Thursday, December 23, 2010

Bridgeport Kingpin and Cafe Negro

This week Bridgeport released two new beers in six-packs and on tap:  Kingpin, a double red ale made with Liberty hops and 20% rye malt, and Cafe Negro, a coffee porter made with Sumatran beans from Pearl District roasters World Cup Coffee.  It appears Kingpin will be a regular part of the Bridgeport lineup, forming a royal alliance with Hop Czar to move the brewery a little more towards hoppy Northwest tastes and away from its British-inflected roots.  Cafe Negro is rolling out under the same bar code as Ebeneezer, so it will be out until at least next fall, but it might have to yield to the seasonal at that time.

Recently-promoted brewmaster Jeff Edgerton showed off the beers at a debut dinner at the Bridgeport Pub Monday night, and we were given some bottles to take home.  I've been doling some of my stash out to the neighbors to get their opinions:  both beers are well-received, but so far the favorite is the Kingpin.  It's nicely hopped, a very well-balanced beer, and much drier than other NW Reds, which I usually think of as being very malty and chewy.   At 7.5%, it's nearly as strong as Hop Czar, and definitely on the high end of NW Reds -- most are under 6%, and even the burly Ninkasi Believer is under 7% -- so maybe that's where the maltiness has gone.  The rye is very subtle.  At first I was going to say I couldn't tell what it contributed at all, but now that I let a glass of Kingpin warm up I think I'm getting just a little rye tanginess in the finish.  I'd like to see Jeff do a batch for the pubs without the rye so we could all geek out on what the rye does to the beer.

I said that Kingpin is the favorite amongst the neighbors, but Cafe Negro got a couple of votes also, and I predict that I'll end up drinking more of it than the Kingpin.  It's very drinkable, and a not-too-punishing 5.5% ABV.  The dominant flavor is coffee -- not too surprising -- over a smooth, light-bodied porter.  There's no hop bitterness to speak of, and the dark malt doesn't give any kind of burnt flavor.

My inner cheapskate is happy about Bridgeport launching these new beers in the economical six-pack format, instead of in inefficiently-priced bombers that are so common right now (Widmer also deserves mention as a brewery that sends their trial balloons up in reasonably-priced sixers).  I think they were happy with Hop Czar's six-pack success and wanted to give the new offerings a leg up.  The six-packs of Kingpin bear a goofy motto:  Feared by Some, Cheered by Many, but I like the way the Kingpin label twits Bud/Miller/Coors:  notice the Bud-like crown on top of the thumbtack logo on the pint glass, and the incantation "Triple Hopped", which tiptoes around Miller-Coors' trademarked "Triple Hops Brewed".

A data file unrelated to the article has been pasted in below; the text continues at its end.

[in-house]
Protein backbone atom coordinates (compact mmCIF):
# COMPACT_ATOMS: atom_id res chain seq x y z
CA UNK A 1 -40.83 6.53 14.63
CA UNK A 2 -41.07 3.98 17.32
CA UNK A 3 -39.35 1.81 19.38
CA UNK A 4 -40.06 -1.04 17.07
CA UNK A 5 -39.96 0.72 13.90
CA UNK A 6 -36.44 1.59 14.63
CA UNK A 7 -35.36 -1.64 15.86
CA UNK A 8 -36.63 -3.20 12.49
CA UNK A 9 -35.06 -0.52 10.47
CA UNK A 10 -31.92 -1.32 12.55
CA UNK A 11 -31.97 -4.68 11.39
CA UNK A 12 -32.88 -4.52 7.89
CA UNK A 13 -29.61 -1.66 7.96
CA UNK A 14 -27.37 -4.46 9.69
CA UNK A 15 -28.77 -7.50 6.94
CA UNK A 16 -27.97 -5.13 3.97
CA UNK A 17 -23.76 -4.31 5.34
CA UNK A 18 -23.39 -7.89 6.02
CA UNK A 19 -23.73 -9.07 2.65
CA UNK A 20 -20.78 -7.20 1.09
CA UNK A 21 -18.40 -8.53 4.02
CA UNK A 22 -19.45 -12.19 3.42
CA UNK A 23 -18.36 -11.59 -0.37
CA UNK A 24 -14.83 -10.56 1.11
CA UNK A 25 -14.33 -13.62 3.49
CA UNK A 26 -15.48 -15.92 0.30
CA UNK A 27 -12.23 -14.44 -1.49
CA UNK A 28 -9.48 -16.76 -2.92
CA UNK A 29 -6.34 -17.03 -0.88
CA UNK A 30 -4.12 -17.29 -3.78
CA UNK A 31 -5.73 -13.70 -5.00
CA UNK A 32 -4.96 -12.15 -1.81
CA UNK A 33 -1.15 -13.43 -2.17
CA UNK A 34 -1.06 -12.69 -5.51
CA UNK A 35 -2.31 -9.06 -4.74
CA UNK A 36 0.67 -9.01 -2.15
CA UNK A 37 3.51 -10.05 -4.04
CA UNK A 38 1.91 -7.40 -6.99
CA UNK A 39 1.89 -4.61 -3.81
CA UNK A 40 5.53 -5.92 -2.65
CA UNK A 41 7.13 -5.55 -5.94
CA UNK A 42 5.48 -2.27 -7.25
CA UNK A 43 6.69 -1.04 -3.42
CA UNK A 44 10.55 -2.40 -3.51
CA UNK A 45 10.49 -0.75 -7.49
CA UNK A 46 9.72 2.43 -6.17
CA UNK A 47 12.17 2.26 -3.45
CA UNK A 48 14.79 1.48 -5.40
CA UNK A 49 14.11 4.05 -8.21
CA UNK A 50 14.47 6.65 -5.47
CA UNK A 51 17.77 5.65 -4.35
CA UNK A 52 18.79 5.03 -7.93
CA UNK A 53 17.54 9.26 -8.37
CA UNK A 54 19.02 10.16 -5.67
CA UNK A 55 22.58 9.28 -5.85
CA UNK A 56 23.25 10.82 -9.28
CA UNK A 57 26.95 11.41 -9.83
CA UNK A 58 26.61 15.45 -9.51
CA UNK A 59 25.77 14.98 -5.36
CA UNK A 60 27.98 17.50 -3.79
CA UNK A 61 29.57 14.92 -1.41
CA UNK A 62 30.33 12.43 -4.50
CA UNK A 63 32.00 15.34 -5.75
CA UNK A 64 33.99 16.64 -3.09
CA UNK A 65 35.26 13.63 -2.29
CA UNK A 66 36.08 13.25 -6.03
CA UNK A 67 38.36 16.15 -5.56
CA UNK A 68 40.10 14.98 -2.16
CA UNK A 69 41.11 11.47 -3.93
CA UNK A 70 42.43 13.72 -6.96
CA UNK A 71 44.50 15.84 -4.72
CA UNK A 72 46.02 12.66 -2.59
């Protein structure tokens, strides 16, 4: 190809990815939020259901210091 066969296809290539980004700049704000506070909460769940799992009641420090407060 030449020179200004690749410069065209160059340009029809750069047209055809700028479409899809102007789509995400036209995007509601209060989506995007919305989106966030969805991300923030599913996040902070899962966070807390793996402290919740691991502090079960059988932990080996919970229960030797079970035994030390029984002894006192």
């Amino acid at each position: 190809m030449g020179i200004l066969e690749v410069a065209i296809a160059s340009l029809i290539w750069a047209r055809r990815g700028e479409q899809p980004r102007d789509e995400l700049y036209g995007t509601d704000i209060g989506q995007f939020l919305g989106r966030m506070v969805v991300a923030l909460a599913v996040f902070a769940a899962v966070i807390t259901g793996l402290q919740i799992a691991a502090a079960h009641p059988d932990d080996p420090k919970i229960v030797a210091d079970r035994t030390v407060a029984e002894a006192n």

Jeff mentioned that the directive to come up with a couple new six-packable beers had come from Bridgeport's parent company Gambrinus.  The choice of styles was left up to Jeff, but Gambrinus owner Carlos Alvarez did suggest the coffee angle -- as Jeff put it, he said "Hey, you guys have all this good coffee up there, and I like coffee, how about some kind of coffee beer?".  When the boss gives a hint like that, it's a good idea to pay attention, and maybe you should even name the beer in his mother tongue.  Jeff did say that the Four Loko brouhaha gave them some sleepless nights this fall as Oregon and Washington considered banning caffeinated alcoholic beverages just as they were about to unveil Cafe Negro.  Hey, at least they didn't name it Moko Loko.

Speaking of Gambrinus, I know there are those who grumble about corporate ownership of homegrown breweries, but I will forever be grateful to Gambrinus for rescuing Shiner from imminent demise in the late eighties.  The company seems to be handling Bridgeport well also; hopefully its backing and creativity will prevent Bridgeport from meandering down the dreary roads that MacTarnahan's and Pyramid seem to be stuck on.

Check out the new brews when you get a chance.  I think they're a welcome addition to the Bridgeport lineup.


  1. What a blatant display of Corporate commercialism and marketing. Just a sad sight... makes me want to go out and Widmer beer! Uh.... or maybe not?!

  2. Mmm... Widmer. Think I'll have one right now.

  3. Nice article! I look forward to buying both! Though I am not overly impressed with the Hop Czar (because of some odd metallic taste I get in it, I think I will really enjoy these both.. and Imperial Reds are one of my most favored styles.

  4. A little more background on Shiner's history:

  5. Thanks, Lee. Here's a link to the Shiner story.


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